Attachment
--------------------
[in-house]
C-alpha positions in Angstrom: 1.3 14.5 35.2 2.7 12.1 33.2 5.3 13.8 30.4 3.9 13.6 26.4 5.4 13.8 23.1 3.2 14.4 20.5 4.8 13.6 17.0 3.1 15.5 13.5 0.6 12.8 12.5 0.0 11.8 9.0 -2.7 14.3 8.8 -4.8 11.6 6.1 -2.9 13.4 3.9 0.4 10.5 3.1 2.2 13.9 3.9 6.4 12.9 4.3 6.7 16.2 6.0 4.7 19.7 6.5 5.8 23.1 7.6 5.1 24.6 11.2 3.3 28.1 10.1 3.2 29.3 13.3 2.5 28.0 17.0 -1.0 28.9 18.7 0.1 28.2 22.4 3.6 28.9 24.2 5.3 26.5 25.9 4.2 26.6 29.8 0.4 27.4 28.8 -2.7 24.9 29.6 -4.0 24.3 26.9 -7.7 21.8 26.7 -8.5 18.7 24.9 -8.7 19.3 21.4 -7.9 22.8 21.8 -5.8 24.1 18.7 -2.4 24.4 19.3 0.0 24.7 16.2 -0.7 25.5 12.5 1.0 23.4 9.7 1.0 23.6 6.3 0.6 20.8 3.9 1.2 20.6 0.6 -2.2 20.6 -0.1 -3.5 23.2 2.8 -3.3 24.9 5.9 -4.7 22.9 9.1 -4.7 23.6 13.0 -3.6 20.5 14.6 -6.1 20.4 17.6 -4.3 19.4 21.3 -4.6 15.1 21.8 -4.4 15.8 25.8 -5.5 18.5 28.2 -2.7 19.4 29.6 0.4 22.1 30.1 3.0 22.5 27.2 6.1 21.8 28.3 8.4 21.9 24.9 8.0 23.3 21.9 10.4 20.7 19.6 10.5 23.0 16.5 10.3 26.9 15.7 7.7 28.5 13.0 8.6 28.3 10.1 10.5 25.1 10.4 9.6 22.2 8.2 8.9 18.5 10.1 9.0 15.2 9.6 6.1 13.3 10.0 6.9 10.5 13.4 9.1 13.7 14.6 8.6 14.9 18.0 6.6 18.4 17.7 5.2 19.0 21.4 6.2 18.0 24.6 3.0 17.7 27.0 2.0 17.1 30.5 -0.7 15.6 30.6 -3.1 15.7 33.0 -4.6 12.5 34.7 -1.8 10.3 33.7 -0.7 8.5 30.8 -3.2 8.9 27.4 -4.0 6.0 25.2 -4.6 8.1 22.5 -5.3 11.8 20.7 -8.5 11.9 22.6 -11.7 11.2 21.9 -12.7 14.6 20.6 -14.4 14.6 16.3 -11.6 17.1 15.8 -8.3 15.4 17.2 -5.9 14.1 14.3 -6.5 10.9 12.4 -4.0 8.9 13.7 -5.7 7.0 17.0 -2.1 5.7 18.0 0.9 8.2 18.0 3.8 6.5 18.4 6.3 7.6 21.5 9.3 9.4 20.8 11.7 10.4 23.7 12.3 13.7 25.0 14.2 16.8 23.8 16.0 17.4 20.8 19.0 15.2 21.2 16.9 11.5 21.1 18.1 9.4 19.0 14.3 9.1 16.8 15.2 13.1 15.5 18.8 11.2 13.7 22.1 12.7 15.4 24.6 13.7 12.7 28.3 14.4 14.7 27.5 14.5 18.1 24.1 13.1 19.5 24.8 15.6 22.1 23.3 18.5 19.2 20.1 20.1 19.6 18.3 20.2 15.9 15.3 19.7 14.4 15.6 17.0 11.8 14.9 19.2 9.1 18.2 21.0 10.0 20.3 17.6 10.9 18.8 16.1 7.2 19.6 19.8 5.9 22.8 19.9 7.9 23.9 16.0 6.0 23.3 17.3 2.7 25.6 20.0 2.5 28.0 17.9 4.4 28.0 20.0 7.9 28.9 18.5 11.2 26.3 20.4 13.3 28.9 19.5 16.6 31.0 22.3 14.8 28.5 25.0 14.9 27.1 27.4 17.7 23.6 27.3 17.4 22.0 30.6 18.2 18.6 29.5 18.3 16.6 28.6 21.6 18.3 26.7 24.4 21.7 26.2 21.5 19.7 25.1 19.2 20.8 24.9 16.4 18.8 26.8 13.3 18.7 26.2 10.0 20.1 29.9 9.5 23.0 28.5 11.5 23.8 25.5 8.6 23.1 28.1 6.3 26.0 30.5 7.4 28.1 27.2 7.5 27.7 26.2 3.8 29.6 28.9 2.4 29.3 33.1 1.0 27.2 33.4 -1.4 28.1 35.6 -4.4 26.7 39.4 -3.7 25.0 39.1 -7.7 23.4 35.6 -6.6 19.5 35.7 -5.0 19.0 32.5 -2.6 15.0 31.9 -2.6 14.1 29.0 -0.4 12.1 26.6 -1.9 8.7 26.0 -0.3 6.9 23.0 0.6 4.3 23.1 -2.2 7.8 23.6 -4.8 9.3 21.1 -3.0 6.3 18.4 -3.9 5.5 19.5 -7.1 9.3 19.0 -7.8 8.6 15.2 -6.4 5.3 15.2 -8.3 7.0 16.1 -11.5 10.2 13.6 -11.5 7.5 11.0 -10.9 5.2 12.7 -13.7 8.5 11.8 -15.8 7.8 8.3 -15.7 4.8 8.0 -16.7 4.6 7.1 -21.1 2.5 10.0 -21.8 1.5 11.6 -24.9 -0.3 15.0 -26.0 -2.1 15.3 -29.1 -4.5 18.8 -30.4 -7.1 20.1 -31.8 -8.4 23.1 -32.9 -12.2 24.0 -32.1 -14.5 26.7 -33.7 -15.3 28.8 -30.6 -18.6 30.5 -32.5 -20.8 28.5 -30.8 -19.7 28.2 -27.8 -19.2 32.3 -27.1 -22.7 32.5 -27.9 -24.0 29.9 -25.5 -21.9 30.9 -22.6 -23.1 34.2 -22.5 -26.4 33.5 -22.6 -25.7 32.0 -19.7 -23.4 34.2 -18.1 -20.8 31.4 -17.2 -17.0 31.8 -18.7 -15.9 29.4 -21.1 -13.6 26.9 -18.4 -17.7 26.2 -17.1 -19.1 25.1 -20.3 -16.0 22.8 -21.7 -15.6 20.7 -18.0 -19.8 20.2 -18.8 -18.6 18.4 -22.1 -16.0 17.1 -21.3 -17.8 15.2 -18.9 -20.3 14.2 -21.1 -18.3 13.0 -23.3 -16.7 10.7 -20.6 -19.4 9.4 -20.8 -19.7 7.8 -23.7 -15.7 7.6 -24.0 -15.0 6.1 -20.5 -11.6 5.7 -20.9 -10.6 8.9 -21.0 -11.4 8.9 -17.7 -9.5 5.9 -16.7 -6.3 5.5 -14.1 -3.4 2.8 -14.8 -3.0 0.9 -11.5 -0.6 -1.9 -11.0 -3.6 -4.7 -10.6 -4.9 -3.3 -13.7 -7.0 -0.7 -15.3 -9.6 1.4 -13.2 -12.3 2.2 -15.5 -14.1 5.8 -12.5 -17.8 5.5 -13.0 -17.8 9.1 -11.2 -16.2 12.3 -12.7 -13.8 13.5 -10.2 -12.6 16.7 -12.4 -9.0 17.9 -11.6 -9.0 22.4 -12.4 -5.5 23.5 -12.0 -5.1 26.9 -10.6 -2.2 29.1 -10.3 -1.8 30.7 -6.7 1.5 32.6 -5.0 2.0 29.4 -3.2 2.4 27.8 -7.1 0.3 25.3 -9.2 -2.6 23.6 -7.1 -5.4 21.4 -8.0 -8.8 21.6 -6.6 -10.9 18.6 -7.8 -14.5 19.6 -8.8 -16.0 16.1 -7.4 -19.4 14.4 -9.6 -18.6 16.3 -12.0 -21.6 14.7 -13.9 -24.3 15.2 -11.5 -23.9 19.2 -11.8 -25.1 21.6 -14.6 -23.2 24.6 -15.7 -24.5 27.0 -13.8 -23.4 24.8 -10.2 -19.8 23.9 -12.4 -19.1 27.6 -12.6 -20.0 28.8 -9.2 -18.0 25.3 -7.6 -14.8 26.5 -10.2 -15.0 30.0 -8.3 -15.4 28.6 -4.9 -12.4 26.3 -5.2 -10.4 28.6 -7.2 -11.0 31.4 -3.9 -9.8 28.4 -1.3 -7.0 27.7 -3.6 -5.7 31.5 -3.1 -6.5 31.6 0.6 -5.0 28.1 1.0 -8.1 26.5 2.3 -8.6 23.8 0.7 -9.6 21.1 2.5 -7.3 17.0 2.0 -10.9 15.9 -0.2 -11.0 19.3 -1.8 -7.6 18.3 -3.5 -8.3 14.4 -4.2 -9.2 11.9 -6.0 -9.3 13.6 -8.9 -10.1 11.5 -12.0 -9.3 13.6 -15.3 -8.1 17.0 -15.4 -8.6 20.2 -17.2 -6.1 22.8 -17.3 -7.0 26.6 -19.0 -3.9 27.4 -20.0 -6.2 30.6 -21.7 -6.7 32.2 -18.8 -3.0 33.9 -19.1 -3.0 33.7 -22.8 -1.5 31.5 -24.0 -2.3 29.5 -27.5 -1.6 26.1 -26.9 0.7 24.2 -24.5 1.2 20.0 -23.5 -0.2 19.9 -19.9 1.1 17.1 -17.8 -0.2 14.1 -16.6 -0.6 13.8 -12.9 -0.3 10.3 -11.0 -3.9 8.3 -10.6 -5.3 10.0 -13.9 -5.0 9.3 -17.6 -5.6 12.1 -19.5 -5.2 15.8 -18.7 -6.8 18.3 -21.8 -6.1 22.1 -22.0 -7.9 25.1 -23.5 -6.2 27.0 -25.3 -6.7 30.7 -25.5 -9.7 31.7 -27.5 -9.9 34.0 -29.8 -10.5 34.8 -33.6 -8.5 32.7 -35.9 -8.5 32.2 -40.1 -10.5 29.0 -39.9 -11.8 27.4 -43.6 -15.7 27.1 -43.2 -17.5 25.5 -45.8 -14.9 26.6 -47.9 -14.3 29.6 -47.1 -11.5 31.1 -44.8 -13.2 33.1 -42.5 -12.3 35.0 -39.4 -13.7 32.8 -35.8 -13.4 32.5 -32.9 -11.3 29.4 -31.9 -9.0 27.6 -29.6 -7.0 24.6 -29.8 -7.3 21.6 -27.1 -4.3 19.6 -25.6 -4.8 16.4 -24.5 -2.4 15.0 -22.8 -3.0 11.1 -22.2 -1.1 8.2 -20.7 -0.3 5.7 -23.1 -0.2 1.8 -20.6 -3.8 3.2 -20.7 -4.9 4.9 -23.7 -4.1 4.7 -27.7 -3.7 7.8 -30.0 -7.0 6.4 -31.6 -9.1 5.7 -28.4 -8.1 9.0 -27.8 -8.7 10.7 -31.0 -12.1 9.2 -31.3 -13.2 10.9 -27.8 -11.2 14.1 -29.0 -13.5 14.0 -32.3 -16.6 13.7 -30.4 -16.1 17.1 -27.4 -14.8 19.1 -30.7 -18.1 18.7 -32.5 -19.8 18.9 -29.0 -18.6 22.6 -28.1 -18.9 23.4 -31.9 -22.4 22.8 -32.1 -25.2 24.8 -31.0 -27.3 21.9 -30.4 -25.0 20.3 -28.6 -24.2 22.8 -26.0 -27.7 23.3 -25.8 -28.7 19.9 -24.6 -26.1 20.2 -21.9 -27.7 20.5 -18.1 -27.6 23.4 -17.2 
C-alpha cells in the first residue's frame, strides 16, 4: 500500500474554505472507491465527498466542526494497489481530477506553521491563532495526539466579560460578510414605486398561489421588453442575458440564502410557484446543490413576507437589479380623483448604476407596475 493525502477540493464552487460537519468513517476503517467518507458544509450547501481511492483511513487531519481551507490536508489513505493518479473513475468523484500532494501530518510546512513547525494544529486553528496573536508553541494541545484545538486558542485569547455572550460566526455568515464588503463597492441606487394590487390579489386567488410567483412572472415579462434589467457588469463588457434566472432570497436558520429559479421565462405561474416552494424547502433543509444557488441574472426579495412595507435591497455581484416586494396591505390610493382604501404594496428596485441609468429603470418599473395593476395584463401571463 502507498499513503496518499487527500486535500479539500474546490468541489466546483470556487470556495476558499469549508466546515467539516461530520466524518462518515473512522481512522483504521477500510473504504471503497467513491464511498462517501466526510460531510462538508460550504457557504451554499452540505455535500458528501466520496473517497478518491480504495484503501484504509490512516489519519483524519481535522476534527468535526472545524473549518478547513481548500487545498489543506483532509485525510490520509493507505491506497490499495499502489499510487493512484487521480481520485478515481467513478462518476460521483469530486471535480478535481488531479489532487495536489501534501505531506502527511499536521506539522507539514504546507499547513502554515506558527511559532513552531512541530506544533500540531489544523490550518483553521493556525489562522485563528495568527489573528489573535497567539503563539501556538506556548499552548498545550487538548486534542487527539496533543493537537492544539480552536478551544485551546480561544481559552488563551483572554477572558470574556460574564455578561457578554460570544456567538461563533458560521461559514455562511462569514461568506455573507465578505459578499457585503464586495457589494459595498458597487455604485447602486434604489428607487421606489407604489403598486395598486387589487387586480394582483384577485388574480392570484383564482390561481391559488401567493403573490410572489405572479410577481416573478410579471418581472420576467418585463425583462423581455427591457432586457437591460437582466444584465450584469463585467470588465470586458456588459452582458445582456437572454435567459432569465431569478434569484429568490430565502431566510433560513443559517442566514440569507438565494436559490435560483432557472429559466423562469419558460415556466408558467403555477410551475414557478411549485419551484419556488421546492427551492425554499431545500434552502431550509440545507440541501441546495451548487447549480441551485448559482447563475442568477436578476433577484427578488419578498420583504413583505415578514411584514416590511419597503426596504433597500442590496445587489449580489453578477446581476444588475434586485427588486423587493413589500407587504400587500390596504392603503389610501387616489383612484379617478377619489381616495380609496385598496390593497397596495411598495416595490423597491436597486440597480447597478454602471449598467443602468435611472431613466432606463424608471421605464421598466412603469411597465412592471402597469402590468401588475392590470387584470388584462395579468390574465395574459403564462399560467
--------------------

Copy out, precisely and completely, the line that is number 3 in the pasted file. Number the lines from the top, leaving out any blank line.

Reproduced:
C-alpha cells in the first residue's frame, strides 16, 4: 500500500474554505472507491465527498466542526494497489481530477506553521491563532495526539466579560460578510414605486398561489421588453442575458440564502410557484446543490413576507437589479380623483448604476407596475 493525502477540493464552487460537519468513517476503517467518507458544509450547501481511492483511513487531519481551507490536508489513505493518479473513475468523484500532494501530518510546512513547525494544529486553528496573536508553541494541545484545538486558542485569547455572550460566526455568515464588503463597492441606487394590487390579489386567488410567483412572472415579462434589467457588469463588457434566472432570497436558520429559479421565462405561474416552494424547502433543509444557488441574472426579495412595507435591497455581484416586494396591505390610493382604501404594496428596485441609468429603470418599473395593476395584463401571463 502507498499513503496518499487527500486535500479539500474546490468541489466546483470556487470556495476558499469549508466546515467539516461530520466524518462518515473512522481512522483504521477500510473504504471503497467513491464511498462517501466526510460531510462538508460550504457557504451554499452540505455535500458528501466520496473517497478518491480504495484503501484504509490512516489519519483524519481535522476534527468535526472545524473549518478547513481548500487545498489543506483532509485525510490520509493507505491506497490499495499502489499510487493512484487521480481520485478515481467513478462518476460521483469530486471535480478535481488531479489532487495536489501534501505531506502527511499536521506539522507539514504546507499547513502554515506558527511559532513552531512541530506544533500540531489544523490550518483553521493556525489562522485563528495568527489573528489573535497567539503563539501556538506556548499552548498545550487538548486534542487527539496533543493537537492544539480552536478551544485551546480561544481559552488563551483572554477572558470574556460574564455578561457578554460570544456567538461563533458560521461559514455562511462569514461568506455573507465578505459578499457585503464586495457589494459595498458597487455604485447602486434604489428607487421606489407604489403598486395598486387589487387586480394582483384577485388574480392570484383564482390561481391559488401567493403573490410572489405572479410577481416573478410579471418581472420576467418585463425583462423581455427591457432586457437591460437582466444584465450584469463585467470588465470586458456588459452582458445582456437572454435567459432569465431569478434569484429568490430565502431566510433560513443559517442566514440569507438565494436559490435560483432557472429559466423562469419558460415556466408558467403555477410551475414557478411549485419551484419556488421546492427551492425554499431545500434552502431550509440545507440541501441546495451548487447549480441551485448559482447563475442568477436578476433577484427578488419578498420583504413583505415578514411584514416590511419597503426596504433597500442590496445587489449580489453578477446581476444588475434586485427588486423587493413589500407587504400587500390596504392603503389610501387616489383612484379617478377619489381616495380609496385598496390593497397596495411598495416595490423597491436597486440597480447597478454602471449598467443602468435611472431613466432606463424608471421605464421598466412603469411597465412592471402597469402590468401588475392590470387584470388584462395579468390574465395574459403564462399560467